In the same vein, the Court referred the counts back for trial on the belief that the prosecution established discrepancies in the claims on the asset declaration forms as to how the two houses located in Ikoyi was acquired. According to the judge, the Senate President needs to explain the discrepancies that the properties he claimed to have bought with proceeds from sale of rice and sugar in his asset declaration form were actually bought from loans acquired from a commercial bank.
However, the fact is that the submission before the CCT that informed its decision was that while in the 2007 Asset Declaration form, the house was said to have been bought with a loan from the GTB, the 2011 form indicated that it was bought from proceeds of sales of rice, sugar and other commodities.
Recall that while it had been argued that the house may have been purchased with loan from the banks in 2006, it has been said that by 2011, the loan had been defrayed. Hence, after the repayment, it would be wrong to still say the source of the fund is loan. This perhaps might be why the next form stated the source of the fund as the proceeds from sale of rice and other commodities from which the original loan was repaid.
Recall that this submission was made at the CCT during the cross examination of the witness from GTBank who testified for the prosecution. And that perhaps was what informed the decision of the Tribunal to agree with the no case submission of the Defence even as related to counts 4, 5 and 6.
Besides, pundits also wonder that if the CCT with only one panel consisting two judges had delivered judgement that Saraki has no case to answer in respect of all the 18 charges and the Court of Appeal decided to refer three of the counts for retrial to the same judges, the appellate court may by so doing be putting the judges in a quagmire. Watchers of events are also waiting to see if the judges will now reverse themselves after giving reasoning as to why the case of the prosecution lack merit.
It is believed that the two CCT judges have given their decision based on the evaluation of the evidence and submissions before them. Any attempt to re-open the case before the two men will put them in a difficult situation.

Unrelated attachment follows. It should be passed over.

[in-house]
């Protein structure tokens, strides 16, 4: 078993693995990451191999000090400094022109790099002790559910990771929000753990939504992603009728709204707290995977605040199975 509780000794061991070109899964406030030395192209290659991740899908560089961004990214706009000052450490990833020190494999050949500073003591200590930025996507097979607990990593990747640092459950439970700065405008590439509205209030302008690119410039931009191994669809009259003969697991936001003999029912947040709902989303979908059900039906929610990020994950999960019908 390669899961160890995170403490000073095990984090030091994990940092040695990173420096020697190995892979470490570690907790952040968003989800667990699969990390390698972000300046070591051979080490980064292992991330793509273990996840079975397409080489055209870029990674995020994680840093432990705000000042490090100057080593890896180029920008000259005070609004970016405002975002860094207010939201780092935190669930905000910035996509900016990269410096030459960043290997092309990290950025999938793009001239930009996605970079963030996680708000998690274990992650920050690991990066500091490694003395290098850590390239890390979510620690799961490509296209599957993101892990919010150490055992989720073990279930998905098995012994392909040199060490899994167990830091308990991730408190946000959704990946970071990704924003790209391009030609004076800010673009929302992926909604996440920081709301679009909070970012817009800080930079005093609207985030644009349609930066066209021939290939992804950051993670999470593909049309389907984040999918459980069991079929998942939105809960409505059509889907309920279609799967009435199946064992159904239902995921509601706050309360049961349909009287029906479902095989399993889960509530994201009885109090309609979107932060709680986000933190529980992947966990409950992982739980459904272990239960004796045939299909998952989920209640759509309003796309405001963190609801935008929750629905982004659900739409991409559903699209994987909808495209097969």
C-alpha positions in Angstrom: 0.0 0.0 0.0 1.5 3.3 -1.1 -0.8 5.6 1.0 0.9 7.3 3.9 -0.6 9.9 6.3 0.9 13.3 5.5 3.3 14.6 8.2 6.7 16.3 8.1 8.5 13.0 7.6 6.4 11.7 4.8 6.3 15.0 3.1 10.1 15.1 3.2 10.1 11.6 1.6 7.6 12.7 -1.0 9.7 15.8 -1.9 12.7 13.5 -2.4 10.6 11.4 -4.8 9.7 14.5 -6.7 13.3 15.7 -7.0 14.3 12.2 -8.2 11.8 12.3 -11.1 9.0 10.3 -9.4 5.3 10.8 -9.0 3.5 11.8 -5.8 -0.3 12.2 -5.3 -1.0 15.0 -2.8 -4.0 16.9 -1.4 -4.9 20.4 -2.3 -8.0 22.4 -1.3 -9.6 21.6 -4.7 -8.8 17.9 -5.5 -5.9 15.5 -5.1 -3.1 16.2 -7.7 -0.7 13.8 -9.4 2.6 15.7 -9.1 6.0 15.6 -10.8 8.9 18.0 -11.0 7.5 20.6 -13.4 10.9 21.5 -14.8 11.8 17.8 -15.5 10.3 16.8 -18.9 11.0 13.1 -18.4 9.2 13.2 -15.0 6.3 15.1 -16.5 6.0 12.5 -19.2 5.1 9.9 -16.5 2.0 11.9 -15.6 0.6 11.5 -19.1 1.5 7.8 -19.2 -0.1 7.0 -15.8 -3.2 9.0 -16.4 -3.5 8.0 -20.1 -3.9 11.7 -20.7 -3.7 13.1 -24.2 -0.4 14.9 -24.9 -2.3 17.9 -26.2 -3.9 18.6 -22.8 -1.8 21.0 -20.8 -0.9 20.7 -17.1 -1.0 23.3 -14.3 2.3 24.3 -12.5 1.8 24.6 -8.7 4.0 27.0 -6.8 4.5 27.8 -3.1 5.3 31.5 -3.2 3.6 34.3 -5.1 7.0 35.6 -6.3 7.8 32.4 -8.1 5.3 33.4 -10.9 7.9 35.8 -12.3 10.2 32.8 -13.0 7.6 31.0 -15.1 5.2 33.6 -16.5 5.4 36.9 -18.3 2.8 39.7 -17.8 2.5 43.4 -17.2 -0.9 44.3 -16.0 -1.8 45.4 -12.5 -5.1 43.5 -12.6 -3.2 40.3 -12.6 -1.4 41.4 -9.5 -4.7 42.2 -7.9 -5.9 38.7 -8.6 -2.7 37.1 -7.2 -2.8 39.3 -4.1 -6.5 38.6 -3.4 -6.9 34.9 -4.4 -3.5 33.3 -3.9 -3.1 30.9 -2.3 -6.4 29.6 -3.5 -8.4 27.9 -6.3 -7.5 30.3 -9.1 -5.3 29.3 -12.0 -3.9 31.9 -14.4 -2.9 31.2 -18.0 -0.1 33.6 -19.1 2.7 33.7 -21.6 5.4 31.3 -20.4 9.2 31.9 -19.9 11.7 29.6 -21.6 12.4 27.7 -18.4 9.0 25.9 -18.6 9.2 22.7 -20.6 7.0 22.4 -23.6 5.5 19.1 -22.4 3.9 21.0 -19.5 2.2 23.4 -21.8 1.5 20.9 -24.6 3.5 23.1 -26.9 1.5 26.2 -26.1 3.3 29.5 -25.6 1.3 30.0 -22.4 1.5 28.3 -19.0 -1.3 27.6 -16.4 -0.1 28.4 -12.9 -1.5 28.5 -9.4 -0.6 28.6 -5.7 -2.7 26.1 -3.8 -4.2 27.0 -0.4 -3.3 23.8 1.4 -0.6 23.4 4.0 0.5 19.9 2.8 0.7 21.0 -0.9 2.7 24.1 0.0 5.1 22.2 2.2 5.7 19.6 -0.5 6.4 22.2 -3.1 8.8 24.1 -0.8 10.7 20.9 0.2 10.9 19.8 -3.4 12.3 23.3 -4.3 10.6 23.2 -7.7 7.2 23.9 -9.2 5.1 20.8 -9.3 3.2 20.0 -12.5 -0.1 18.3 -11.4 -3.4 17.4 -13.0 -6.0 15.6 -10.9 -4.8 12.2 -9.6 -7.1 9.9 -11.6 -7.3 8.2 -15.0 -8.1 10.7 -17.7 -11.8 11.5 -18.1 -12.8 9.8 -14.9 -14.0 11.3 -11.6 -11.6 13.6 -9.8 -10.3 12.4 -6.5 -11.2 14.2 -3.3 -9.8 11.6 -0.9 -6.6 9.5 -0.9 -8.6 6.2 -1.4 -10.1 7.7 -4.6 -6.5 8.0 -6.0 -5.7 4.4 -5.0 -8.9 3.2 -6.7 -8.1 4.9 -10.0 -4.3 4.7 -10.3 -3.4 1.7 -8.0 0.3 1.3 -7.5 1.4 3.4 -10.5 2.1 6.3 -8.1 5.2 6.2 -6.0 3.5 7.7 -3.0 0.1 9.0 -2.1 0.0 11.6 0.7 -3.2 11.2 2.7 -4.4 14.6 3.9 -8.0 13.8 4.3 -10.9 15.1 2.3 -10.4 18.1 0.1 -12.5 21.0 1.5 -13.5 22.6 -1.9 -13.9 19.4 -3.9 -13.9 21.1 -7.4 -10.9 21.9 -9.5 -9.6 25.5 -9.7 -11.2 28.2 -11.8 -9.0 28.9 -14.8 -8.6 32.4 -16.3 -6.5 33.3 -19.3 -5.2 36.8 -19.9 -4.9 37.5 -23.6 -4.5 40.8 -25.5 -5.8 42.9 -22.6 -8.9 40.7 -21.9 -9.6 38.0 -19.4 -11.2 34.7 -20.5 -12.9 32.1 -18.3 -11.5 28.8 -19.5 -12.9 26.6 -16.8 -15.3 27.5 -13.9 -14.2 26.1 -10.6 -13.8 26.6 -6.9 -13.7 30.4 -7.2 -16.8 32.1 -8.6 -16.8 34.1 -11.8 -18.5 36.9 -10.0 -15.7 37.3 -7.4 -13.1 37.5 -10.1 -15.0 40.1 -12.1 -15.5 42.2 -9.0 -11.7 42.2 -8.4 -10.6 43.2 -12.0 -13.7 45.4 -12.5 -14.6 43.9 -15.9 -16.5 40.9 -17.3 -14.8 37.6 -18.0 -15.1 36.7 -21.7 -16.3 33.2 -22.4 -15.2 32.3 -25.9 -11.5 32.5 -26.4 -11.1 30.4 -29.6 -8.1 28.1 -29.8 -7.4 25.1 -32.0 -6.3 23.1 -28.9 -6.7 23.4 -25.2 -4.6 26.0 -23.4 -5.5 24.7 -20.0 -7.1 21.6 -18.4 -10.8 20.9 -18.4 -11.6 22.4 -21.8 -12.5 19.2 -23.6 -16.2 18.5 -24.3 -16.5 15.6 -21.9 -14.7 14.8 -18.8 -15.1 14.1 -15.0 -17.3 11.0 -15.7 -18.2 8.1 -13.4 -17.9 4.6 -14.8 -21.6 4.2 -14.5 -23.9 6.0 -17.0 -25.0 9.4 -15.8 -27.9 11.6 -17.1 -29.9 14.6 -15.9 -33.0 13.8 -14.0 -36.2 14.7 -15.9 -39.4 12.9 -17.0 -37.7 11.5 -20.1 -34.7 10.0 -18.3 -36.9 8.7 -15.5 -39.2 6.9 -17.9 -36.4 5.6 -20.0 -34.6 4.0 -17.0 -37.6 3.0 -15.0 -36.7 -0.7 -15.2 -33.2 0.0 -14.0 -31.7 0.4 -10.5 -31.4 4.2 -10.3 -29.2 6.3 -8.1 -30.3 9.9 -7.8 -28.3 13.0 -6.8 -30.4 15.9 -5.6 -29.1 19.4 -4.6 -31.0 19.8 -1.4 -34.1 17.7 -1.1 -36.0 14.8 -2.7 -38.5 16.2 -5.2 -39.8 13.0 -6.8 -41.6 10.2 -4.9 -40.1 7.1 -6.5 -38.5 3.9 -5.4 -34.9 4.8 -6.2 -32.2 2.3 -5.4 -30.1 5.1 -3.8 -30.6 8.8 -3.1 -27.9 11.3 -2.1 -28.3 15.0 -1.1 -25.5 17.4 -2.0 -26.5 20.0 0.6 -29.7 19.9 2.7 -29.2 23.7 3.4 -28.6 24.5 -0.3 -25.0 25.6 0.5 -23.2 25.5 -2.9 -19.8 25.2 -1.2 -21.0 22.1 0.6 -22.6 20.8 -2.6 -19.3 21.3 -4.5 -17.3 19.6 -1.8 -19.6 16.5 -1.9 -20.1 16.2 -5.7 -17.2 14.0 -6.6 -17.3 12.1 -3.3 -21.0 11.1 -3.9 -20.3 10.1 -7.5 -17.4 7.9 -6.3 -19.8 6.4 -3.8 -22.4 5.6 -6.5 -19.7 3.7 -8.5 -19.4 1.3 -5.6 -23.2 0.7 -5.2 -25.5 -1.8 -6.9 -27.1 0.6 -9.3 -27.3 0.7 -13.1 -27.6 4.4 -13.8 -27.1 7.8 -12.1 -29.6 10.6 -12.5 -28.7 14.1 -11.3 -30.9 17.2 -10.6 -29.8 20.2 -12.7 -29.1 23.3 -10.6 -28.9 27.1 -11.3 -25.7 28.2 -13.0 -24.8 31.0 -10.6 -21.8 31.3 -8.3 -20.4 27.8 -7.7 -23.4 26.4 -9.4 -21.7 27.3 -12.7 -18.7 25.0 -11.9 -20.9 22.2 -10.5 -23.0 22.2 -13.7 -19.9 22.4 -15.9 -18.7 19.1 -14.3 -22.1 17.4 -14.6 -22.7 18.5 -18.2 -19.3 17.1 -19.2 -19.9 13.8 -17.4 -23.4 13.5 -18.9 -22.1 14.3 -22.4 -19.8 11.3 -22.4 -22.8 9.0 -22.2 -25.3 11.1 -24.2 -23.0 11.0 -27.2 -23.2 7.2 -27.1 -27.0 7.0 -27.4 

Meanwhile, the present position of the Saraki case leaves the Senate President with two options. He either proceeds to the Supreme Court or be ready for a retrial in the CCT.
The dilemma the Court of Appeal has created for the CCT judges tends to lend credence to the suggestions in many quarters that the Saraki case is purely a political matter. There are suggestions that the powers that be do not want the case to be dispensed with before the 2019 polls. They want to use the case as a leech to keep Saraki off the presidential race or from jumping ship from the APC.
The calculation is that for as long as the asset declaration case remains there, Saraki can continue to be put under check and close control.
Whichever of the calculations is at play, many believe it is not right to drag the judiciary into the political mess. It is almost certain Saraki would go to the Supreme Court to prove his innocence while the Prosecution Counsel, Rotimi Jacobs, has also hinted that he would cross appeal. That will present a good legal fireworks at the apex court or may be at the Tribunal, if need be.
Whichever way it goes, the case may end up presenting the Nigerian judiciary with a locus classicus on many legal issues.